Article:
Thursday, April 9, 2009

Maundy Thursday and Service

Many years ago I was part of the Episcopal Urban Intern Program in Los Angeles. It was one the hardest things I've done in my life, partially because the community collapsed (or, probably never really formed to begin with) and I ended up moving out and continuing the internship part on my own without community. It was not pleasant, but I'm certainly not trying to blame anyone for any of it. Anyway, one of the people that was in my EUIP year was Sarah Nolan, who is now a chaplain at California State University, Channel Islands (CSUCI). She has recently begun a new ministry called The Abundant Table. It looks me to me kind of like a rural equivalent of the EUIP experience: a year-long intensive internship for young Christians who want to live in community. They will be living an working on a farm learning about sustainable agriculture. Very cool. Here's their vision:
The Abundant Table Farm Project is a young adult Christian community seeking a contemporary rhythm of life with a land based ministry in Ventura County. The goal of this internship is to connect with young adults who are attuned to the destructive disconnect between land and table in our culture.
The Abundant Table Farm Project seeks to provide an alternative model of living for young adults interested in vocational discernment around spirituality, community, and stewardship of Creation. ATFP hopes to create a space where young adults can negotiate what it means to live out the gospel message within the local community and the broader church, in our current context of human beings alienated from each other and the earth.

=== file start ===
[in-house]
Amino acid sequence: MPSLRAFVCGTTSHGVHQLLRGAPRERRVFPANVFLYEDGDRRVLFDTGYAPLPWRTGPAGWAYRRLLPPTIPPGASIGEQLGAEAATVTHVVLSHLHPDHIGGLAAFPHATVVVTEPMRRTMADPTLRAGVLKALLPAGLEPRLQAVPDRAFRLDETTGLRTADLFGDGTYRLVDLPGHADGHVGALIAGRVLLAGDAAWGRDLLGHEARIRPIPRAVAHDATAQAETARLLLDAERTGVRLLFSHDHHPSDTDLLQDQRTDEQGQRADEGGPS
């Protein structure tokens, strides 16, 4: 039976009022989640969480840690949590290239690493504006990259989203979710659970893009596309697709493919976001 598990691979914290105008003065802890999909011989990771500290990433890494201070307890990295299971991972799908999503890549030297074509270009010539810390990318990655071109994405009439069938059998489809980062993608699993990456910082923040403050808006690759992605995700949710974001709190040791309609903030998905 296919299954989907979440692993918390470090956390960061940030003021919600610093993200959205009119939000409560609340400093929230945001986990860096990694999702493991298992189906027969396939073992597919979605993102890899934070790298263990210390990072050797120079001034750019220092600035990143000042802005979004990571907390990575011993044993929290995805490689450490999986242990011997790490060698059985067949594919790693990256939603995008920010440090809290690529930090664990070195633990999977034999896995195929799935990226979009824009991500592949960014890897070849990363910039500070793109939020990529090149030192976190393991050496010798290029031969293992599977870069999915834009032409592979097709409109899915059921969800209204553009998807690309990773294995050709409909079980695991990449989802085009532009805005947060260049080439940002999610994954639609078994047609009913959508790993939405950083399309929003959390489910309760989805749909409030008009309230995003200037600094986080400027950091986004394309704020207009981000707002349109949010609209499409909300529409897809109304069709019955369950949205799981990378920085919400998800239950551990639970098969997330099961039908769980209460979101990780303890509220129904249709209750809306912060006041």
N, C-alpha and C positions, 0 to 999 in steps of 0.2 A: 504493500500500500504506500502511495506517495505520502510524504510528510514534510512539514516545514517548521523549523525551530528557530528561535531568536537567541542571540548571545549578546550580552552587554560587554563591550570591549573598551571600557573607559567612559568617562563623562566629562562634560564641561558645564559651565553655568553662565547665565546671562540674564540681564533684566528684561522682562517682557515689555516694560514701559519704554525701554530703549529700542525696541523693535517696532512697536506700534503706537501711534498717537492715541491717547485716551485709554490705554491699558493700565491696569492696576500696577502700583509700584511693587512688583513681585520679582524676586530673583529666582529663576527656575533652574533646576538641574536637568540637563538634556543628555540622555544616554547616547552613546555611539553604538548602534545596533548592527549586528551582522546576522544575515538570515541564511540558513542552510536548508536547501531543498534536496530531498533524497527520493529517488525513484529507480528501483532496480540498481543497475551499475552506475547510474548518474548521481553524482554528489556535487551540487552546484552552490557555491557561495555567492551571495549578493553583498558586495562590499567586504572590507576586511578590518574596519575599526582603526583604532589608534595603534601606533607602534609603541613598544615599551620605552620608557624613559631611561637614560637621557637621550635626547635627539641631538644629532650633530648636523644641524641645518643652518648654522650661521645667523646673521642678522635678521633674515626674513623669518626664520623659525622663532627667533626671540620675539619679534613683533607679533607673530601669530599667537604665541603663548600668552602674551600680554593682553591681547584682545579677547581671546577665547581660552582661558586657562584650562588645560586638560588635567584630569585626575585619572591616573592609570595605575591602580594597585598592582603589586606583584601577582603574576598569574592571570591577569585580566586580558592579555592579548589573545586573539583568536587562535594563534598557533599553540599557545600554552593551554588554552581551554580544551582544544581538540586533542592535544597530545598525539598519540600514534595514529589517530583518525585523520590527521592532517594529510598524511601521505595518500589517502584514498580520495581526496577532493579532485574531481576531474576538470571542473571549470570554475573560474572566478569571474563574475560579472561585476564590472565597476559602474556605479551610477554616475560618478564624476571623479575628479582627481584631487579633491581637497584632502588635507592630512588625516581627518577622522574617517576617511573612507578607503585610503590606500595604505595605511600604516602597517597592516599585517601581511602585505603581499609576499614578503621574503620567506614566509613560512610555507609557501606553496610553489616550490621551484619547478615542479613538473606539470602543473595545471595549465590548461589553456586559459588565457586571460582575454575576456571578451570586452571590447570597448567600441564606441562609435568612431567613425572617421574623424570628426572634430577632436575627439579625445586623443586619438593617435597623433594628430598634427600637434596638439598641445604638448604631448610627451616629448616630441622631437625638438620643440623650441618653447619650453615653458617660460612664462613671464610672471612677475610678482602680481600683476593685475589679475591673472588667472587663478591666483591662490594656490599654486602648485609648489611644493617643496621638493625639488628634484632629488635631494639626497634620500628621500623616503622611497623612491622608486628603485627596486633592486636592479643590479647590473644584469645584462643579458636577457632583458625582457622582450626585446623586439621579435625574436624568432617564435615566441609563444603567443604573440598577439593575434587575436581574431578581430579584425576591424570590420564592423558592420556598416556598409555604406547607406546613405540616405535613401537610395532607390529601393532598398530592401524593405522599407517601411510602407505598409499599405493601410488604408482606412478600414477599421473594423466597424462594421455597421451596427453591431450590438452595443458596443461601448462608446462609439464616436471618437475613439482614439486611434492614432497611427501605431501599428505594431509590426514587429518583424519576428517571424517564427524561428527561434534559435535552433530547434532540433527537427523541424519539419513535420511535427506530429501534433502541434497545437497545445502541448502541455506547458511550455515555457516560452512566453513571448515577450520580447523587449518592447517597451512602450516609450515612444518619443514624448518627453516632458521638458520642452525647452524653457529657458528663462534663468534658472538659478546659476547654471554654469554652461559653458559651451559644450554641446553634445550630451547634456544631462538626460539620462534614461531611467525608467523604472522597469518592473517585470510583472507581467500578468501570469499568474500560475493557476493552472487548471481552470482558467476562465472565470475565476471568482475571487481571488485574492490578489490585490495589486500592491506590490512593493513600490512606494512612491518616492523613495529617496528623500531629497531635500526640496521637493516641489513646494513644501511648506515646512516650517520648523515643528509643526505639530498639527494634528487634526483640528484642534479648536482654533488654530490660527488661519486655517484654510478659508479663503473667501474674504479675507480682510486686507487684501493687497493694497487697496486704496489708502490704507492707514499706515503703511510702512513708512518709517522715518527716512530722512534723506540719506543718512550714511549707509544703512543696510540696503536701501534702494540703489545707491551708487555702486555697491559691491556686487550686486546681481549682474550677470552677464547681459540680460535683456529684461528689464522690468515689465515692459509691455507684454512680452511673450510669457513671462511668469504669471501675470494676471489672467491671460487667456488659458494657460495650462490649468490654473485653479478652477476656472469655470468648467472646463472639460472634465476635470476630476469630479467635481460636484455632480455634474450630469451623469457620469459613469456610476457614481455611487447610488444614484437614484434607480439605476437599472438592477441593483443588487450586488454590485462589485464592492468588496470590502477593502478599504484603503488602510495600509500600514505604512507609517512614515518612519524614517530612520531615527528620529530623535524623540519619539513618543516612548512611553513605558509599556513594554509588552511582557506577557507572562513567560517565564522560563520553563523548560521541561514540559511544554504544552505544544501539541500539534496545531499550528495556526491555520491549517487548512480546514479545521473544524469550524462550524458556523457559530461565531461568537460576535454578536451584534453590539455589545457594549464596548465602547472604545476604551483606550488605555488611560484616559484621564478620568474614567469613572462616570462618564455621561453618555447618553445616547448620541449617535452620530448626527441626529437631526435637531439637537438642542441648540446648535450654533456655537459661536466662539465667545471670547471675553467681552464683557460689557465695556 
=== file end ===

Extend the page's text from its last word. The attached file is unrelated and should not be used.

This project will equip young adults with practical and spiritual skills for creating sustainable community and agriculture. ATFP participants will leave our program with first-hand knowledge of issues related to the above mentioned disconnect--including environmental sustainability; organic, small scale agriculture vs. industrial agribusiness; community health and access to unprocessed foods, especially as it relates to disadvantaged communities; immigration and labor issues--and a passion to work for justice around these issues.

Hearing this project connects a lot of threads for me: my year of service in L.A., my failure at living in community with my peers there, my interest in food reform, and the idea of creating alternative expressions of Christianity, to name a few. I really have spent a lot of my life in service to others, and sometimes I need to remind myself about that when I get too self-incriminatory.

I spend some energy fretting about whether I do enough for the people in my congregation and community. Hard not to feel guilty for coming in to work at 11 AM this morning, even though I know I have a long night at the church ahead of me. That kind of thing. Maundy Thursday is the perfect time to reflect on how I go about serving my people. And when I do I think about all the things I should be doing. Like a supper series. I need to have more people in my home just to get to know each other.


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